Introduction to Real Statistics using Excel

Statistics is a field of study that has two principal objectives:

  • Describing data (Descriptive Statistics)
  • Making inferences based on experimentally observed data (Inferential Statistics)

Descriptive Statistics involves calculating the mean, median, variance, standard deviation and other properties of the data, and presenting this information in ways that make the data more meaningful, such as histograms, boxplots, QQ plots, etc.

Inferential Statistics involves analyzing data and inferring characteristics of a general population based on the same properties of a sample taken from the population. This is what gives the field of statistics its power since with a relatively small amount of data you are able to make significant assertions, even though such inferences are not 100% certain, but probabilistic in nature.

This website provides a tutorial on statistics plus access to tools that let you calculate various statistical tests from within Excel, including the following:

  • Tutorial on basic statistical tests and analyses
  • Free access to supplemental Excel formulas and data analysis tools
  • Step by step procedures for carrying out these tests and analyses using Excel
  • Numerous examples
  • Some of the theory behind these analyses (primarily in the Appendix)

There are a number of commonly used, powerful tools for carrying out statistical analyses. The most popular of these are SPSS, SAS and R. We have chosen instead to use Excel as our analysis tool, even though it offers far fewer built-in statistical tools. The reasons for choosing Excel are as follows:

  • It is widely available and so many more people know how to use it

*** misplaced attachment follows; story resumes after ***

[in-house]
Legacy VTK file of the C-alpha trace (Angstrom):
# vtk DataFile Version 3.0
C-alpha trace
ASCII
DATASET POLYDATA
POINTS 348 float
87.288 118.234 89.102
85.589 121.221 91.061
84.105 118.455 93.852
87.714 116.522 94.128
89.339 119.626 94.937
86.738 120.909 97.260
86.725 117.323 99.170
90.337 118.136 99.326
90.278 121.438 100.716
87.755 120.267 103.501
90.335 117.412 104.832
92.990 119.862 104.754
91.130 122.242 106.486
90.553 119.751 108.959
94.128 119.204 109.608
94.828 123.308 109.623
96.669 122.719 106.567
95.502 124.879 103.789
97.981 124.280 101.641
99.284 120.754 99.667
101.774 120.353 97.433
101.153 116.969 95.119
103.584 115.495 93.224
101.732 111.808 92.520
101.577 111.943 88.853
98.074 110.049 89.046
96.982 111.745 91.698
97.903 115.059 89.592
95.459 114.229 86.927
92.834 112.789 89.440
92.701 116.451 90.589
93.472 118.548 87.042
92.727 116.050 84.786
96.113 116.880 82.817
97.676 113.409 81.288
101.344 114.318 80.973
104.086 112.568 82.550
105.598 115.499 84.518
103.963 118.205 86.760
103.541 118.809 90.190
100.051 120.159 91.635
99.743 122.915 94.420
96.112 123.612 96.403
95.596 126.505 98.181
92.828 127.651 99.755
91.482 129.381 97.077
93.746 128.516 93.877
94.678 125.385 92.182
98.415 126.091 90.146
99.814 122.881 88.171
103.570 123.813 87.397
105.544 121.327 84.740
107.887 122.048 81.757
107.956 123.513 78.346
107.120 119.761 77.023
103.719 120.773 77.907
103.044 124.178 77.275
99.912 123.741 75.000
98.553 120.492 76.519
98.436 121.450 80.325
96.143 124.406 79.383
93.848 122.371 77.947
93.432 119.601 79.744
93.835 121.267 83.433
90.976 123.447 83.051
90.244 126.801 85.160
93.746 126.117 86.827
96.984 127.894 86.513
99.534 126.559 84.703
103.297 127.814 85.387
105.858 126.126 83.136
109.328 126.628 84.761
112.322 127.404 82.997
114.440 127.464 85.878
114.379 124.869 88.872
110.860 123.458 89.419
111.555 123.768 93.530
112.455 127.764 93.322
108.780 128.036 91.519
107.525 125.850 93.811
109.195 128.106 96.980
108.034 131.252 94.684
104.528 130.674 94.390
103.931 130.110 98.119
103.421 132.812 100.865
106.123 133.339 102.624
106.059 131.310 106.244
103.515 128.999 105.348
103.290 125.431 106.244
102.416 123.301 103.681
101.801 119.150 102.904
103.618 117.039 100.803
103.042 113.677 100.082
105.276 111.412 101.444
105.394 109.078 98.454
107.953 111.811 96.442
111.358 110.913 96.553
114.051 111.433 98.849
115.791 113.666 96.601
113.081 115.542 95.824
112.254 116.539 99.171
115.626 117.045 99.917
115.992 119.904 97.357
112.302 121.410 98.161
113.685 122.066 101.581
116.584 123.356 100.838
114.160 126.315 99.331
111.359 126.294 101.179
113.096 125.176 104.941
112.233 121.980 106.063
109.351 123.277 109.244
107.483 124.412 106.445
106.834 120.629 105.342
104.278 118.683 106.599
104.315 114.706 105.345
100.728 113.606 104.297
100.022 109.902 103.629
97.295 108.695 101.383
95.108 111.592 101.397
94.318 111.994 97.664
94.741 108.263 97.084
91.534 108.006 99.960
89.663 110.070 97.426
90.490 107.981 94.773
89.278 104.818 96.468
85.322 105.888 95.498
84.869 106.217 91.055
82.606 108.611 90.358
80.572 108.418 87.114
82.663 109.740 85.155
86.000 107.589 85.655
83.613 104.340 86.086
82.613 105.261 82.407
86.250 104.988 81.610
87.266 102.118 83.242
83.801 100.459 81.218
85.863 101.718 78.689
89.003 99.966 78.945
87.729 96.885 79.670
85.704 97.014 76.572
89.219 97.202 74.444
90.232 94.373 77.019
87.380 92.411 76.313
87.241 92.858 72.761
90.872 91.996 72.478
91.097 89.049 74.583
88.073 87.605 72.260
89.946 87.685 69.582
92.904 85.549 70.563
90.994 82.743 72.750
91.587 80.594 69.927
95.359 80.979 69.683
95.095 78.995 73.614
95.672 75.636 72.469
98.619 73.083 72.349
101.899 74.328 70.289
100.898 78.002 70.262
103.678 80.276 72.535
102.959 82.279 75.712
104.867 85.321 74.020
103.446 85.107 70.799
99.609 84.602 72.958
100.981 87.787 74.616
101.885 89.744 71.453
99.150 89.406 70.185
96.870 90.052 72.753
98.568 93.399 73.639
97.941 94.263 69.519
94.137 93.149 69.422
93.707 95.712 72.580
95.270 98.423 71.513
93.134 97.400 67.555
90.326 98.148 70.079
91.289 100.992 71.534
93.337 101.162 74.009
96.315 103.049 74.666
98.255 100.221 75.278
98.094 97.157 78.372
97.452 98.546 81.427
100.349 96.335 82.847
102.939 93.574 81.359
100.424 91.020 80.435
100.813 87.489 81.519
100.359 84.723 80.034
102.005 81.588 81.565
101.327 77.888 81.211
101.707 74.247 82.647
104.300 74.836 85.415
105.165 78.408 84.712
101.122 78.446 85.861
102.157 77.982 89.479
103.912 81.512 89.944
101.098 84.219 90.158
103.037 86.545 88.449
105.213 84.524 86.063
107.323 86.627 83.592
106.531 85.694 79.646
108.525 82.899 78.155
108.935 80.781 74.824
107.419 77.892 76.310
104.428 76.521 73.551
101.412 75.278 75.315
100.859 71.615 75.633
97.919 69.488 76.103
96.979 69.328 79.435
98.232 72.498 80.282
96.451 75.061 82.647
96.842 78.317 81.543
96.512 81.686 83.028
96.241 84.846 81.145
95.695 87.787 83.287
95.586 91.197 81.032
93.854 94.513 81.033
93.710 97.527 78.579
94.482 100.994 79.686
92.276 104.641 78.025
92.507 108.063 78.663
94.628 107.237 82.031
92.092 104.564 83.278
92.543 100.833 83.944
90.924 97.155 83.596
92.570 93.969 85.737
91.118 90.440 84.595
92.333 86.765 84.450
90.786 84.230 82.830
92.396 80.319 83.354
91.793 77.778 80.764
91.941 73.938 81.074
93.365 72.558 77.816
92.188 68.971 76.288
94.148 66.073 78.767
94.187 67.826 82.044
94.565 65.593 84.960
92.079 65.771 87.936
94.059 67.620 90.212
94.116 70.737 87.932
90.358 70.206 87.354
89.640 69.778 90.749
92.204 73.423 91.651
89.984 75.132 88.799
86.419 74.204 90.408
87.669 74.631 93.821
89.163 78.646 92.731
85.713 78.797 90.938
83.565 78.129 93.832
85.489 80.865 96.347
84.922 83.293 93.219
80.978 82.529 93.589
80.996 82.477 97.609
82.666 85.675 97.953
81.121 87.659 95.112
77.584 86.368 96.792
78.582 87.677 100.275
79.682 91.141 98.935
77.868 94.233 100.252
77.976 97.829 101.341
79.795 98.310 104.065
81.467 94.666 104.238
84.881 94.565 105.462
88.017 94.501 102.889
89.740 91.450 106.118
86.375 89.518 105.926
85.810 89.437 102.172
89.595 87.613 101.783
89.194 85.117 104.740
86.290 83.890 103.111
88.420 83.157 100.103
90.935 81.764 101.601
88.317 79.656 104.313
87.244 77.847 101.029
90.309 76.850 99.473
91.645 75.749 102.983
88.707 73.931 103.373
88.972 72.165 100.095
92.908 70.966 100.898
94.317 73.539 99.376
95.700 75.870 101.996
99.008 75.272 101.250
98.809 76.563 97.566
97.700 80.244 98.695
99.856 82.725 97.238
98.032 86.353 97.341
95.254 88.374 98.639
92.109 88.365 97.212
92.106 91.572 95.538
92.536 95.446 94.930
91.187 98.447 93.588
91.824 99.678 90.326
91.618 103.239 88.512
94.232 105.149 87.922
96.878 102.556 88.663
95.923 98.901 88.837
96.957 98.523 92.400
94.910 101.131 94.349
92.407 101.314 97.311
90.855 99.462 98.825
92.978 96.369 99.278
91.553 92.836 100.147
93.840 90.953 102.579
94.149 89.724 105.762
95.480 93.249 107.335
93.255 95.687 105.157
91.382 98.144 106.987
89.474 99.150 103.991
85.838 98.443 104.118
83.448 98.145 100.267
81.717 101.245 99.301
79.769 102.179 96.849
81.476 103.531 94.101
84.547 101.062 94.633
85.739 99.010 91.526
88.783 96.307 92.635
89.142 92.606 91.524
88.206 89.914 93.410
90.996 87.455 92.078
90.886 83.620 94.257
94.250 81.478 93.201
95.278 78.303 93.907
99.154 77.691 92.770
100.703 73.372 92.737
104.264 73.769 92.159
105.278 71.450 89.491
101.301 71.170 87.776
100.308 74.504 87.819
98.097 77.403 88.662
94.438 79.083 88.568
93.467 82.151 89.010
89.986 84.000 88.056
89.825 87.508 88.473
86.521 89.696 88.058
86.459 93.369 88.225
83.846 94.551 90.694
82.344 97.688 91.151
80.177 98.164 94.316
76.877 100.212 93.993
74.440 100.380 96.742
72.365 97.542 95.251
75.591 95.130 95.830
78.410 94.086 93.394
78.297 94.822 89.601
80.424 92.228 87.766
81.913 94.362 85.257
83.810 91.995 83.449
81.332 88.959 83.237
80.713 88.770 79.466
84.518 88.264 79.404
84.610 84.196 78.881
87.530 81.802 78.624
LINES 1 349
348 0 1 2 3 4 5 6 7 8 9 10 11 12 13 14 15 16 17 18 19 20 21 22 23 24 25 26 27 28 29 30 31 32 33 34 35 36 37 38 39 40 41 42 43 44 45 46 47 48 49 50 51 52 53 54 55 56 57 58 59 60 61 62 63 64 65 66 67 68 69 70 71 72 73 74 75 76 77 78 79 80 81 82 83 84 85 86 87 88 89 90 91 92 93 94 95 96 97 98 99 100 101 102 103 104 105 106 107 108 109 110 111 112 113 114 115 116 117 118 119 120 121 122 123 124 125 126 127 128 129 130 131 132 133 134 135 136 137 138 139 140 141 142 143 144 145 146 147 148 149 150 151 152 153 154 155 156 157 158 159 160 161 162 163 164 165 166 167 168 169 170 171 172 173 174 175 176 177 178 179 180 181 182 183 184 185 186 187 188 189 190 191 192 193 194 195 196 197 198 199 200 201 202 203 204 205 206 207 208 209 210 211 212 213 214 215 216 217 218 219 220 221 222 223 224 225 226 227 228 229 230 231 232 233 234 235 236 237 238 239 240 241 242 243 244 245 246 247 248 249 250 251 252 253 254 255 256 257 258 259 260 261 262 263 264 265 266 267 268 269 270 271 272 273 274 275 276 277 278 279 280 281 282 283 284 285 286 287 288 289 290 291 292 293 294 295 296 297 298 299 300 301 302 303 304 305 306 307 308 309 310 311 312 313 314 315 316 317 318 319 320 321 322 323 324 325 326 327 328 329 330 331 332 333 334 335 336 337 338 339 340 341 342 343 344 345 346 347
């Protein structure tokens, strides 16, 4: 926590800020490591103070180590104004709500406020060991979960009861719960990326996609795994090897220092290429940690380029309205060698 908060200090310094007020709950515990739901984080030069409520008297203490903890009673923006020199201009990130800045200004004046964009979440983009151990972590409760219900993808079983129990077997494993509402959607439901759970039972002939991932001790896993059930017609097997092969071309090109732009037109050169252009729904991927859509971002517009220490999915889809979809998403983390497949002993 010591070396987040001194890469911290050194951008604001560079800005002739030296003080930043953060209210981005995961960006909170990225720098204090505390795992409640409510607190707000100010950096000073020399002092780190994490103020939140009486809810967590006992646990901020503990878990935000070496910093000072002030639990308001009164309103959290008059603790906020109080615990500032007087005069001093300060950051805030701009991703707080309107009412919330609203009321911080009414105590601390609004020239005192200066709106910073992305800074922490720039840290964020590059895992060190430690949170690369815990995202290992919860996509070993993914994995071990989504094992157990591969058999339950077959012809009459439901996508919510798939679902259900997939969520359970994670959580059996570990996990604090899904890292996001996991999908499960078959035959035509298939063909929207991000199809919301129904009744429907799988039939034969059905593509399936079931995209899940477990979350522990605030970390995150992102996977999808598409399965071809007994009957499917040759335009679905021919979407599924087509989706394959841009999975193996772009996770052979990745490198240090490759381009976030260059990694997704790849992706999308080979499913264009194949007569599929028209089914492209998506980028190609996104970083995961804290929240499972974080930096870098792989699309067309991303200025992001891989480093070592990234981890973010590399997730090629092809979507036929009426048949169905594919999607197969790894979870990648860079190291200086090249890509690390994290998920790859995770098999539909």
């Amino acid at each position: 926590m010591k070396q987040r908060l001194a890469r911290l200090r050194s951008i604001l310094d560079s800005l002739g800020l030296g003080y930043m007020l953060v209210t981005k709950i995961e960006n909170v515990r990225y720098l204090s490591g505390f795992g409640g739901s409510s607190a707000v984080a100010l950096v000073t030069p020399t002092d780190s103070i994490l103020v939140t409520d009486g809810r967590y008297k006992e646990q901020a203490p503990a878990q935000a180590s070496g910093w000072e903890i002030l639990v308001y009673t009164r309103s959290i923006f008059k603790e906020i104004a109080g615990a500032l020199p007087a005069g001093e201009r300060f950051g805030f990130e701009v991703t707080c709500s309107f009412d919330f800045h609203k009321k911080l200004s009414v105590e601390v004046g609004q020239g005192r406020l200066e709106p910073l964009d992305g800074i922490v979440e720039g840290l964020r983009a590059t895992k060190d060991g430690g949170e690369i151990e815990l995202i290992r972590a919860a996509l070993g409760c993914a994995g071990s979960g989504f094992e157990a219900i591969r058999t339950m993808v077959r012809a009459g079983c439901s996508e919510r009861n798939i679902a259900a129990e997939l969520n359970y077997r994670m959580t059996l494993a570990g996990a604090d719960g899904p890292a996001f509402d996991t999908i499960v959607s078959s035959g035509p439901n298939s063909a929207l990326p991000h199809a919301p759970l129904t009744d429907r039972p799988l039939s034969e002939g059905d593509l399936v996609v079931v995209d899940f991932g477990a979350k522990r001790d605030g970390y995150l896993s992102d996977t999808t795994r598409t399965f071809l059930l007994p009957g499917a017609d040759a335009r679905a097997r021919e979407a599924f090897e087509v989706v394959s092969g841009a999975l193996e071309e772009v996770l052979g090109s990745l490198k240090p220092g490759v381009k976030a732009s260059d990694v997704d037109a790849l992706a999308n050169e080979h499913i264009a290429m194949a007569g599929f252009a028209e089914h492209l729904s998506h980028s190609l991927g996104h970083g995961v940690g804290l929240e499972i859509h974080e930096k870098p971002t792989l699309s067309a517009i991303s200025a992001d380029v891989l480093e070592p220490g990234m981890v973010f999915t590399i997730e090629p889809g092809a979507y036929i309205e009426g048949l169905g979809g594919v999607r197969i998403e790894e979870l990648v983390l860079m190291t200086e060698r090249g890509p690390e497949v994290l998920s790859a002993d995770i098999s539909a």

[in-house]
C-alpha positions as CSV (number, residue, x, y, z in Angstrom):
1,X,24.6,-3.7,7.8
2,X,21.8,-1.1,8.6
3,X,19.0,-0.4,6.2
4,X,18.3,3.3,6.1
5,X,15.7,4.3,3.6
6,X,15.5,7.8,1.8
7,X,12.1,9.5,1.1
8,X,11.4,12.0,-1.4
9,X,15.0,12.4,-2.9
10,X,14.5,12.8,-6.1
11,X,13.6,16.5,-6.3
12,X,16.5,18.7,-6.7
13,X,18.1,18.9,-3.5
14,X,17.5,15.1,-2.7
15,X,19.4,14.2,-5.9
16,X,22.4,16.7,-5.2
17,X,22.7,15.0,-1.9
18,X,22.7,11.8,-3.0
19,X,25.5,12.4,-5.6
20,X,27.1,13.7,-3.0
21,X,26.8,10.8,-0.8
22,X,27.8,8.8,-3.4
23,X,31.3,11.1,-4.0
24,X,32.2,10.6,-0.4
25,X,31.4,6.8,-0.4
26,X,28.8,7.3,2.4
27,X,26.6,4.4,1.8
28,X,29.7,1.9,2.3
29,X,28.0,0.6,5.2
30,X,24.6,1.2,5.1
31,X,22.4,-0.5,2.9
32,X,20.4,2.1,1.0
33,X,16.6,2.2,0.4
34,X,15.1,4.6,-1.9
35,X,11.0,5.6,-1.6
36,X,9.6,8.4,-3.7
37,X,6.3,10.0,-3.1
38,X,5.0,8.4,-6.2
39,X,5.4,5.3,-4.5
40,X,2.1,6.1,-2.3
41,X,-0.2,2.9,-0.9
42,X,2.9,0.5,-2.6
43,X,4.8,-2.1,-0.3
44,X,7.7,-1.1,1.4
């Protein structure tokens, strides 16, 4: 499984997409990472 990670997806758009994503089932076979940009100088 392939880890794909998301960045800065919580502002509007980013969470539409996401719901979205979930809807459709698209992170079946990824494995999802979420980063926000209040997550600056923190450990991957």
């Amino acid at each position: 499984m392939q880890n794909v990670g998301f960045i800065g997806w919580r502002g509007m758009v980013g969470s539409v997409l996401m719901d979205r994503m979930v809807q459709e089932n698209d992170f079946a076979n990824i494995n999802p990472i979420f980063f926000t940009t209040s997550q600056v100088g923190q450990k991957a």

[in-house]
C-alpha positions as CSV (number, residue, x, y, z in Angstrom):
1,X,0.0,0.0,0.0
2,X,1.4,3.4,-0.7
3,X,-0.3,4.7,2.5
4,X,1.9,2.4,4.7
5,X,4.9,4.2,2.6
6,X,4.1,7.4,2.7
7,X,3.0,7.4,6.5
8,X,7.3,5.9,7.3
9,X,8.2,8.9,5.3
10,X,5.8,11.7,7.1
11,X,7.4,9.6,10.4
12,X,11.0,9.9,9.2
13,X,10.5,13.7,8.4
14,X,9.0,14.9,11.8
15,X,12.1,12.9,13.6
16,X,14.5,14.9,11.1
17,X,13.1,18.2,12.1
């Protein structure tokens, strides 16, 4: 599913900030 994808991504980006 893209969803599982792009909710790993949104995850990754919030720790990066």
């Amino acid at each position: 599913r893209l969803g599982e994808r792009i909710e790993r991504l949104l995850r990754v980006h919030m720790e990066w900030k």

• It is not necessary to incur the cost of yet another tool
  • It is not necessary to learn new methods of manipulating data and drawing graphs
  • It already contains some basic statistics functions and data analysis tools
  • It is much easier to see what is going on since unlike the more popular statistical analysis tools very little is hidden from the user
  • It provides the user with a lot of control and flexibility

This makes Excel an ideal tool for learning statistical concepts, although often it is easier to use the standard statistical tools for carrying out more advanced statistical analyses. To address Excel’s shortcomings, therefore, we have created the Real Statistics Resource Pack which contains various supplemental tools that enable you to carry out a wide range of advanced statistical analyses without leaving the Excel environment. The Resource Pack can be downloaded for free by clicking on Download.

While everything in this website can be done with standard Excel, the tools in the Resource Pack make it easier to perform statistical analyses. The website focuses on Excel 2016, 2013, 2010 and 2007, although much of what is described will work fine with previous versions of Excel.